November 30, 2010

Resources for using microformats and structured data

microformats

Deltina HayWe set out in this series discussing how the Semantic Web relies upon markup languages that tag Web content so it is easier for machines to interpret. This can be accomplished in a number of ways including tagging content as structured data or linked data. The last article in this series provided an introduction to marking up your content as structured data using microformats.

Microformats are one of the standard markup formats used to create structured data. Like any markup language, they consist of tags and attributes that are used to “mark up” your Web content so that a search engine can recognize the content as structured data.

I was originally going to continue this series with an article about creating structured data using RDFa, but realized that there are so many great resources out there on microformats that I would hate to leave the topic without mentioning them.

Following is a list of tools and other resources that can help you mark up your content as structured data to prepare it for the Semantic Web.

Microformats templates

In the last article on using microformats to create structured data, I mentioned some tools that can help you generate your own structured content using microformats. Here are links to those and some additional templates:

November 9, 2010

The benefits of structuring your data using microformats

Google Rich Snippet Testing Tool
Google’s Rich Snippet Testing Tool

Deltina HayLast week we discussed how the Semantic Web relies upon markup languages that tag Web content, making it easier for machines to interpret. This can be accomplished in a number of ways, including tagging content as structured data or linked data.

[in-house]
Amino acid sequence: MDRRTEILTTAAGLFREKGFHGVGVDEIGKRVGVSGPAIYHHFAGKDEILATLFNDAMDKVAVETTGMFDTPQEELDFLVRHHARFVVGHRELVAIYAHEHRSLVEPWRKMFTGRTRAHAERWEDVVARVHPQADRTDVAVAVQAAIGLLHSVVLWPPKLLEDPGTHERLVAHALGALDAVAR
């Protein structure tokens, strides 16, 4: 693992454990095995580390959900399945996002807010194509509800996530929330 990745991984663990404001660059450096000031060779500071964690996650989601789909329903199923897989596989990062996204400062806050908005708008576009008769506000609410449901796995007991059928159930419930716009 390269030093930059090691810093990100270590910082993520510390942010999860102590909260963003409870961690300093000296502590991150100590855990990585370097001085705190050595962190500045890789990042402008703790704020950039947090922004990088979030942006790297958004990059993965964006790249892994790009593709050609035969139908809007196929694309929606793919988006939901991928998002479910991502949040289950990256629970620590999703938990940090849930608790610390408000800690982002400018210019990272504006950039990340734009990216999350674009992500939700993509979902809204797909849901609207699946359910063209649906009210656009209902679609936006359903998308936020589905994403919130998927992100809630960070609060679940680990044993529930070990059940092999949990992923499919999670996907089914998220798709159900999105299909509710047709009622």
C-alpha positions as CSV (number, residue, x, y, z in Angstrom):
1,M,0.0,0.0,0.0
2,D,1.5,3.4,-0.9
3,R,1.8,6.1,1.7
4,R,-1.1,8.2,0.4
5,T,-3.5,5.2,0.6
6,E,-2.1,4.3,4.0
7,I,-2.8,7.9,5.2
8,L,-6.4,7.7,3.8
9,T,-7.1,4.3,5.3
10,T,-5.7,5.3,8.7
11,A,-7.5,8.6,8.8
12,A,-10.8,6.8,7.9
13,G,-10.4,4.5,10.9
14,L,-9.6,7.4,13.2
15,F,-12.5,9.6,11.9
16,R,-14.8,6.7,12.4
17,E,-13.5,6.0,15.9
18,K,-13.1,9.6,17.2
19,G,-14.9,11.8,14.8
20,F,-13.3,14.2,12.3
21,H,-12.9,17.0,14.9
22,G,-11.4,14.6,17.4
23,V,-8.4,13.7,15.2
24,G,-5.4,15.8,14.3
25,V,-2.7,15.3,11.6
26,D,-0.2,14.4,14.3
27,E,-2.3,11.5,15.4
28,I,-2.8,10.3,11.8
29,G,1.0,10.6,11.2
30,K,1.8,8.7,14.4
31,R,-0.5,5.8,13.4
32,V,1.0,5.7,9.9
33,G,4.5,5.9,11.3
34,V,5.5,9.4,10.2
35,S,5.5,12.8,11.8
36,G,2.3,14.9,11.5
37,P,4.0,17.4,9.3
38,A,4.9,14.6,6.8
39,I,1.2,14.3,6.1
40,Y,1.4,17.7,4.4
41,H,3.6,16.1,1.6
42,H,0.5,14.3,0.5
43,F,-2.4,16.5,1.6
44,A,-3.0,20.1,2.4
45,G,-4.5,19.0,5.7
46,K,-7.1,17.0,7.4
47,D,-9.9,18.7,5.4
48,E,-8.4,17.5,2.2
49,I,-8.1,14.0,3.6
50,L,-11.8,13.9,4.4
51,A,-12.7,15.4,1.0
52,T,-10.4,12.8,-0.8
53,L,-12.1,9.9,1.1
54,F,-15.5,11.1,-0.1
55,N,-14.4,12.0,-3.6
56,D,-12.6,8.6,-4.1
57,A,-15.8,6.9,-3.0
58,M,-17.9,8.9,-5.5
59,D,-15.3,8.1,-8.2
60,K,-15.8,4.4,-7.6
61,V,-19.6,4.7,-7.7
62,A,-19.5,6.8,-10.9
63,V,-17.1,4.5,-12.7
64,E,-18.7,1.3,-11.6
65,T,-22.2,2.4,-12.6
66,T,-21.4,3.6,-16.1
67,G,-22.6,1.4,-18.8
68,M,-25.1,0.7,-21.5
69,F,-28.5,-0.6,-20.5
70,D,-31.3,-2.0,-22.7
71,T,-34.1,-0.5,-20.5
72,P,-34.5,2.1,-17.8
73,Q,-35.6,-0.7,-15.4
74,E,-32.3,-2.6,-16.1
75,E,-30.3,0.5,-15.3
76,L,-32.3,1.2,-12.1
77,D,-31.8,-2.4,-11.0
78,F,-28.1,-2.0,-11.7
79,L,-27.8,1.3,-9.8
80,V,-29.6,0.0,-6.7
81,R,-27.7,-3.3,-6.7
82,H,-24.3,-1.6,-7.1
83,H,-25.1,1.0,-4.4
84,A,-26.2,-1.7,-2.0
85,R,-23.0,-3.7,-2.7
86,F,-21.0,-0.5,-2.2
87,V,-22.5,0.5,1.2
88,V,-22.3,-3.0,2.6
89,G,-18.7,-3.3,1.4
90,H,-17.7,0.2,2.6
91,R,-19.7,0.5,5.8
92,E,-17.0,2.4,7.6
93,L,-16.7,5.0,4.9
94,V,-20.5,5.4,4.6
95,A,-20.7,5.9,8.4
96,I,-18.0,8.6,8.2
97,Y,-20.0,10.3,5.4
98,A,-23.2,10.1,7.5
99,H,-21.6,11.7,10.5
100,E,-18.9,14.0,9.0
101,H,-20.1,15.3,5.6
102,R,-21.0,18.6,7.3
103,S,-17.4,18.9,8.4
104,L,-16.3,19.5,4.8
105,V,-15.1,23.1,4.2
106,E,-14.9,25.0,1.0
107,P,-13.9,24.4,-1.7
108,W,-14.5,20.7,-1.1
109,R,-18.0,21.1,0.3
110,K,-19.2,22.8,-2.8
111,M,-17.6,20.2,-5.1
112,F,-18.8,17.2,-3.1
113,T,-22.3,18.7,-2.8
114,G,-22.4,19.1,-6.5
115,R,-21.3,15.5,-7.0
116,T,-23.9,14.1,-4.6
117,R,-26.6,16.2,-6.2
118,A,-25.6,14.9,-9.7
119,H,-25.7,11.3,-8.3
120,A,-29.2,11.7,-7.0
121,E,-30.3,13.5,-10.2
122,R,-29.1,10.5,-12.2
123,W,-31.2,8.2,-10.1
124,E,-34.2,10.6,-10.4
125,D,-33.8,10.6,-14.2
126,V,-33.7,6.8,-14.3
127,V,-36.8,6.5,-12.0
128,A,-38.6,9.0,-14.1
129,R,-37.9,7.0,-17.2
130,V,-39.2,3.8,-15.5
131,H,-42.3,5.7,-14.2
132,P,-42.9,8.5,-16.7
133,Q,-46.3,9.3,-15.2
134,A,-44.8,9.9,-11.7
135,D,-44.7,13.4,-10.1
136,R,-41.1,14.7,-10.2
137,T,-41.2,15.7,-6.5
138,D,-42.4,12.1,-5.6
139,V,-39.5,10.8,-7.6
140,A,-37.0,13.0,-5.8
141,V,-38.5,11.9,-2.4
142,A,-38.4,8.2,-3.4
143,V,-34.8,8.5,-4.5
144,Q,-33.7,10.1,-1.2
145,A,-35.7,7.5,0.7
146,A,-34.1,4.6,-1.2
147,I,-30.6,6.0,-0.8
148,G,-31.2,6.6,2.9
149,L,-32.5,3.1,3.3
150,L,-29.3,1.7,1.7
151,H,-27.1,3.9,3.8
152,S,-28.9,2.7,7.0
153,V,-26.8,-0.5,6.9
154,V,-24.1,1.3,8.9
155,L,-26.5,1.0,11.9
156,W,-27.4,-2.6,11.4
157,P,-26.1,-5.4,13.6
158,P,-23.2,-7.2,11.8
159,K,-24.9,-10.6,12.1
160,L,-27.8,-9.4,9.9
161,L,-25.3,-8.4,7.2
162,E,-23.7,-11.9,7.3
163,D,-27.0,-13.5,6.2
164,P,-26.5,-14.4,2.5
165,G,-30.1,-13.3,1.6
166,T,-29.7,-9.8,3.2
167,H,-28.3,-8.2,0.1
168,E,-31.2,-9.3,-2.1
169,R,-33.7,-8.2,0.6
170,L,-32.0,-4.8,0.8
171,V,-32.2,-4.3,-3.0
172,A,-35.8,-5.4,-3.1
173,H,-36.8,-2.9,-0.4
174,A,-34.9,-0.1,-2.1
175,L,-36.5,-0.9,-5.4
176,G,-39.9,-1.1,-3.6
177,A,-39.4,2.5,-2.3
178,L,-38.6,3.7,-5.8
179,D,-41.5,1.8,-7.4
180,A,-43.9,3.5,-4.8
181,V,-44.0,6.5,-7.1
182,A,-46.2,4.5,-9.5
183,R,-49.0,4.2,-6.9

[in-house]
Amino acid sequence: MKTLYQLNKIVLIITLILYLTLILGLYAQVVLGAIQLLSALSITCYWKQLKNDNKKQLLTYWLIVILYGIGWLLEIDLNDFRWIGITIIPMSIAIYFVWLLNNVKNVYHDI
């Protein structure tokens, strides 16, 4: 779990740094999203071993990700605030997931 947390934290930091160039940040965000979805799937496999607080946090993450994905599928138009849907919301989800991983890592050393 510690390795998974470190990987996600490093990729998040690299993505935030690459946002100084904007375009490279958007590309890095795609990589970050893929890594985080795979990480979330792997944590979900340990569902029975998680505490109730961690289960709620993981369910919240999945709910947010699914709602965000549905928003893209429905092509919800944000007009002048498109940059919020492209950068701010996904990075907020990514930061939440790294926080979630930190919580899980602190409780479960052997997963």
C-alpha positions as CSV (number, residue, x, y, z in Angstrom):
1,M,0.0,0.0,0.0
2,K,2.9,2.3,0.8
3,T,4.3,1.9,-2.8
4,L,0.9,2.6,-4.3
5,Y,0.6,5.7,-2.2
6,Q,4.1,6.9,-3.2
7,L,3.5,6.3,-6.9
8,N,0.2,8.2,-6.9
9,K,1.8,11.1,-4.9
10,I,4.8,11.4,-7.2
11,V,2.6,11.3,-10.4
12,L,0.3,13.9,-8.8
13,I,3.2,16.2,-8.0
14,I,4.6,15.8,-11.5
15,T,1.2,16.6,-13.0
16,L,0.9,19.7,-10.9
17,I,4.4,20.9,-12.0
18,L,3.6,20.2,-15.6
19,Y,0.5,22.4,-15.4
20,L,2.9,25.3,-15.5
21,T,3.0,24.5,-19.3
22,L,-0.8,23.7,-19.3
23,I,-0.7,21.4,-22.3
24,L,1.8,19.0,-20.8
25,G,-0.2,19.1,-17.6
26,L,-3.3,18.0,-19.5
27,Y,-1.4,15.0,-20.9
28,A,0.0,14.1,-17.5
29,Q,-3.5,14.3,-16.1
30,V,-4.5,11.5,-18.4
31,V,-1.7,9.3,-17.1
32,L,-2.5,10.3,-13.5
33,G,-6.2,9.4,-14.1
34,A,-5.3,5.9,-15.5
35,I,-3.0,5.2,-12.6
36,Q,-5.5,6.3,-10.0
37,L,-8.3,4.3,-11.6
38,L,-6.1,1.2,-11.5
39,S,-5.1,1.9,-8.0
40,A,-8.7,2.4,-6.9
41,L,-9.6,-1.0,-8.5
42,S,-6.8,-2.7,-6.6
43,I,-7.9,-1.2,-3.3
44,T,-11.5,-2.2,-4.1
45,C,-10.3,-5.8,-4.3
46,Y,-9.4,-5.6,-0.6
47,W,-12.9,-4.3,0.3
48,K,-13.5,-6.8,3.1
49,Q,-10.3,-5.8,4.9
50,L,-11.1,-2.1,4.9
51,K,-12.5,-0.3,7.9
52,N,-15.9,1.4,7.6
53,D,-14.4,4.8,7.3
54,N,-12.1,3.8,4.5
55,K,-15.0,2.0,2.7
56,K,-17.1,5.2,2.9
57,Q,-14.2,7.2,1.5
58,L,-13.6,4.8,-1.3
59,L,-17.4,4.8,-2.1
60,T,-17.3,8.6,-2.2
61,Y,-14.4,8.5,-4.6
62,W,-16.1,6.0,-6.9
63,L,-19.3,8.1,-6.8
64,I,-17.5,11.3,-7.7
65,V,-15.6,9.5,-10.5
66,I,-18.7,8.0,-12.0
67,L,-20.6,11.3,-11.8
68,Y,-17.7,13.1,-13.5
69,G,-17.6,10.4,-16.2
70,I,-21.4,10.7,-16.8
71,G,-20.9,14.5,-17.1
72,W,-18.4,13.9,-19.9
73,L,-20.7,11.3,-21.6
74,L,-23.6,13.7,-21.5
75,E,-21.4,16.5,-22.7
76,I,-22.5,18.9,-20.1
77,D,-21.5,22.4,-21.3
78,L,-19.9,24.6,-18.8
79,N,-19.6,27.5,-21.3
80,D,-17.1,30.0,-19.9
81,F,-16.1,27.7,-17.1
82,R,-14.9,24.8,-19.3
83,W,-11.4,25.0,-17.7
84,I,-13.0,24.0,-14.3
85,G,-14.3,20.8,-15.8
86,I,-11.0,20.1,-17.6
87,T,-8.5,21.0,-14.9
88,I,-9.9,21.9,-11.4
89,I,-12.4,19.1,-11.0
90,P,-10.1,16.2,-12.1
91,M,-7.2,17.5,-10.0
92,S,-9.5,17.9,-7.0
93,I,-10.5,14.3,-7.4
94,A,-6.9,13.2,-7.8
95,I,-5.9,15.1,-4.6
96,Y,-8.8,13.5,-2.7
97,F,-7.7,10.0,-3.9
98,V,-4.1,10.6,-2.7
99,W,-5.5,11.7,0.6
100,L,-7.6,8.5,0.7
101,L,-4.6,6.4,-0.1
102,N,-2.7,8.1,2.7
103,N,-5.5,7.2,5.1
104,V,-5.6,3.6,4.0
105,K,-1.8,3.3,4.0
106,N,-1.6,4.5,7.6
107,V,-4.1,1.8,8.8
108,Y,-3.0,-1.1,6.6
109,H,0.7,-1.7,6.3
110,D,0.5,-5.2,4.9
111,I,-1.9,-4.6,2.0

Today we’ll take a look at marking up your content as structured data using microformats.

Microformats for structured data

Microformats are one of the standard markup formats used to create structured data. Like any markup language, they consist of tags and attributes that are used to “mark up” your Web content so that a search engine can recognize the content as structured data.

Content that is typically marked up using this standard includes contact and location information, reviews, products, and events. To transform your data into structured data using microformats, you simply add some additional classes and tags to your existing HTML, adhering to the microformats standard.

To demonstrate, let’s look at the “hCard” format. This format is used for marking up information about people, companies, organizations, and places. Here is how the marked-up content will look within the HTML of your Web page:

————-

<div id=”hcard-Deltina-Hay” class=”vcard”>
<a class=”url fn” href=”http://www.plumbwebsolutions.com”>Deltina Hay</a>
<div class=”org”>PLUMB Web Solutions</div>

<a class=”email” href=”mailto:[email protected]”>[email protected]</a>
<div class=”adr”>
<div class=”street-address”>P.O. Box 242</div>
<span class=”locality”>Austin</span>

<span class=”region”>Texas</span>
<span class=”postal-code”>78767</span>
<span class=”country-name”>USA</span>
</div>

<div class=”tel”>512-555-9999</div>
</div>

————-

And this is how it will appear on your website:

Deltina Hay
PLUMB Web Solutions
[email protected]
P.O. Box 242
Austin, Texas, 78767 USA
512-555-9999

To the naked eye, there is nothing special about this content. It is nothing more than your contact information with links. Search engines and Internet browsers, however, will now be able to interpret the content as structured data — specifically structured contact and location information about you and your company — and display it or use it accordingly. All you need to do is mark up your existing contact information using the microformats standards.

Microformats.org has a lot of resources to help you out, including an hCard creator that you can use to generate code similar to that in our example. Continue reading